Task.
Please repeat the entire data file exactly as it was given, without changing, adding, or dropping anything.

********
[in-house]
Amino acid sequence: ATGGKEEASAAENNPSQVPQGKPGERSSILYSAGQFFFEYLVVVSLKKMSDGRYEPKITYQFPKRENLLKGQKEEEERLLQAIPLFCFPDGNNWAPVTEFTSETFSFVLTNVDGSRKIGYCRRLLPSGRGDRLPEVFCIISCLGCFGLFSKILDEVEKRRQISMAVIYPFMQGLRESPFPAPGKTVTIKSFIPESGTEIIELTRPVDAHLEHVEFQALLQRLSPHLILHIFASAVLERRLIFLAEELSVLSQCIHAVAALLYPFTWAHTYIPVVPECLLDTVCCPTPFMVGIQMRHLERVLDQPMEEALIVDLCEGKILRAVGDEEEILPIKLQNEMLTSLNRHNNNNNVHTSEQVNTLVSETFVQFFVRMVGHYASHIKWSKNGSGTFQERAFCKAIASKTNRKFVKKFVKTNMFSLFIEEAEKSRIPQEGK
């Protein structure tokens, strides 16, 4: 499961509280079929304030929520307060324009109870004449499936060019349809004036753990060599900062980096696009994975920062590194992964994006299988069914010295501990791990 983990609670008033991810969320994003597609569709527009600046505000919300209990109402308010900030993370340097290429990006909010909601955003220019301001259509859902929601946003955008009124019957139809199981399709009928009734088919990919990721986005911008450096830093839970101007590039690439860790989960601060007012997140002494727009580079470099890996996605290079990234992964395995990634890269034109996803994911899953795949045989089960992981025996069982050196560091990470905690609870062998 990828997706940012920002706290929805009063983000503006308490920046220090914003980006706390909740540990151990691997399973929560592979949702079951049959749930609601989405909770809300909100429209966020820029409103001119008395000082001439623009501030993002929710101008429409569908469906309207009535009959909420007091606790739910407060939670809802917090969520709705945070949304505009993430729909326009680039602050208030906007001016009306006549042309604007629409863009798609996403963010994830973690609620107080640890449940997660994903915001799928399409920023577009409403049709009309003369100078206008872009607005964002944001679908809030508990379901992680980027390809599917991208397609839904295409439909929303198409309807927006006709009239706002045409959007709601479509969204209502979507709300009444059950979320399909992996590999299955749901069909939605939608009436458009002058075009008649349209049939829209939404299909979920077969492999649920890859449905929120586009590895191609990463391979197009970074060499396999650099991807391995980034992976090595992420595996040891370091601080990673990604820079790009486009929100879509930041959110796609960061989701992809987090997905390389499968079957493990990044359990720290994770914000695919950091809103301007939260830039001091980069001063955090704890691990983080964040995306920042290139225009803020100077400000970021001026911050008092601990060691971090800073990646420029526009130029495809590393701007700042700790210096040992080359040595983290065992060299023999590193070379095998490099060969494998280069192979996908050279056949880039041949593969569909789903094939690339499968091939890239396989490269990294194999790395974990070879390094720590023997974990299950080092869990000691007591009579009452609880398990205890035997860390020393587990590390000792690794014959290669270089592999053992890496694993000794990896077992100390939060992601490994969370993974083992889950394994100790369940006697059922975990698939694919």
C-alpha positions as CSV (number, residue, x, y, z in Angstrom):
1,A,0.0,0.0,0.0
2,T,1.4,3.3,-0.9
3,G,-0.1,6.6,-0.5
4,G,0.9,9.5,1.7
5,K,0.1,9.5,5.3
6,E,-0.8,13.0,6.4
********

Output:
[in-house]
Amino acid sequence: ATGGKEEASAAENNPSQVPQGKPGERSSILYSAGQFFFEYLVVVSLKKMSDGRYEPKITYQFPKRENLLKGQKEEEERLLQAIPLFCFPDGNNWAPVTEFTSETFSFVLTNVDGSRKIGYCRRLLPSGRGDRLPEVFCIISCLGCFGLFSKILDEVEKRRQISMAVIYPFMQGLRESPFPAPGKTVTIKSFIPESGTEIIELTRPVDAHLEHVEFQALLQRLSPHLILHIFASAVLERRLIFLAEELSVLSQCIHAVAALLYPFTWAHTYIPVVPECLLDTVCCPTPFMVGIQMRHLERVLDQPMEEALIVDLCEGKILRAVGDEEEILPIKLQNEMLTSLNRHNNNNNVHTSEQVNTLVSETFVQFFVRMVGHYASHIKWSKNGSGTFQERAFCKAIASKTNRKFVKKFVKTNMFSLFIEEAEKSRIPQEGK
């Protein structure tokens, strides 16, 4: 499961509280079929304030929520307060324009109870004449499936060019349809004036753990060599900062980096696009994975920062590194992964994006299988069914010295501990791990 983990609670008033991810969320994003597609569709527009600046505000919300209990109402308010900030993370340097290429990006909010909601955003220019301001259509859902929601946003955008009124019957139809199981399709009928009734088919990919990721986005911008450096830093839970101007590039690439860790989960601060007012997140002494727009580079470099890996996605290079990234992964395995990634890269034109996803994911899953795949045989089960992981025996069982050196560091990470905690609870062998 990828997706940012920002706290929805009063983000503006308490920046220090914003980006706390909740540990151990691997399973929560592979949702079951049959749930609601989405909770809300909100429209966020820029409103001119008395000082001439623009501030993002929710101008429409569908469906309207009535009959909420007091606790739910407060939670809802917090969520709705945070949304505009993430729909326009680039602050208030906007001016009306006549042309604007629409863009798609996403963010994830973690609620107080640890449940997660994903915001799928399409920023577009409403049709009309003369100078206008872009607005964002944001679908809030508990379901992680980027390809599917991208397609839904295409439909929303198409309807927006006709009239706002045409959007709601479509969204209502979507709300009444059950979320399909992996590999299955749901069909939605939608009436458009002058075009008649349209049939829209939404299909979920077969492999649920890859449905929120586009590895191609990463391979197009970074060499396999650099991807391995980034992976090595992420595996040891370091601080990673990604820079790009486009929100879509930041959110796609960061989701992809987090997905390389499968079957493990990044359990720290994770914000695919950091809103301007939260830039001091980069001063955090704890691990983080964040995306920042290139225009803020100077400000970021001026911050008092601990060691971090800073990646420029526009130029495809590393701007700042700790210096040992080359040595983290065992060299023999590193070379095998490099060969494998280069192979996908050279056949880039041949593969569909789903094939690339499968091939890239396989490269990294194999790395974990070879390094720590023997974990299950080092869990000691007591009579009452609880398990205890035997860390020393587990590390000792690794014959290669270089592999053992890496694993000794990896077992100390939060992601490994969370993974083992889950394994100790369940006697059922975990698939694919």
C-alpha positions as CSV (number, residue, x, y, z in Angstrom):
1,A,0.0,0.0,0.0
2,T,1.4,3.3,-0.9
3,G,-0.1,6.6,-0.5
4,G,0.9,9.5,1.7
5,K,0.1,9.5,5.3
6,E,-0.8,13.0,6.4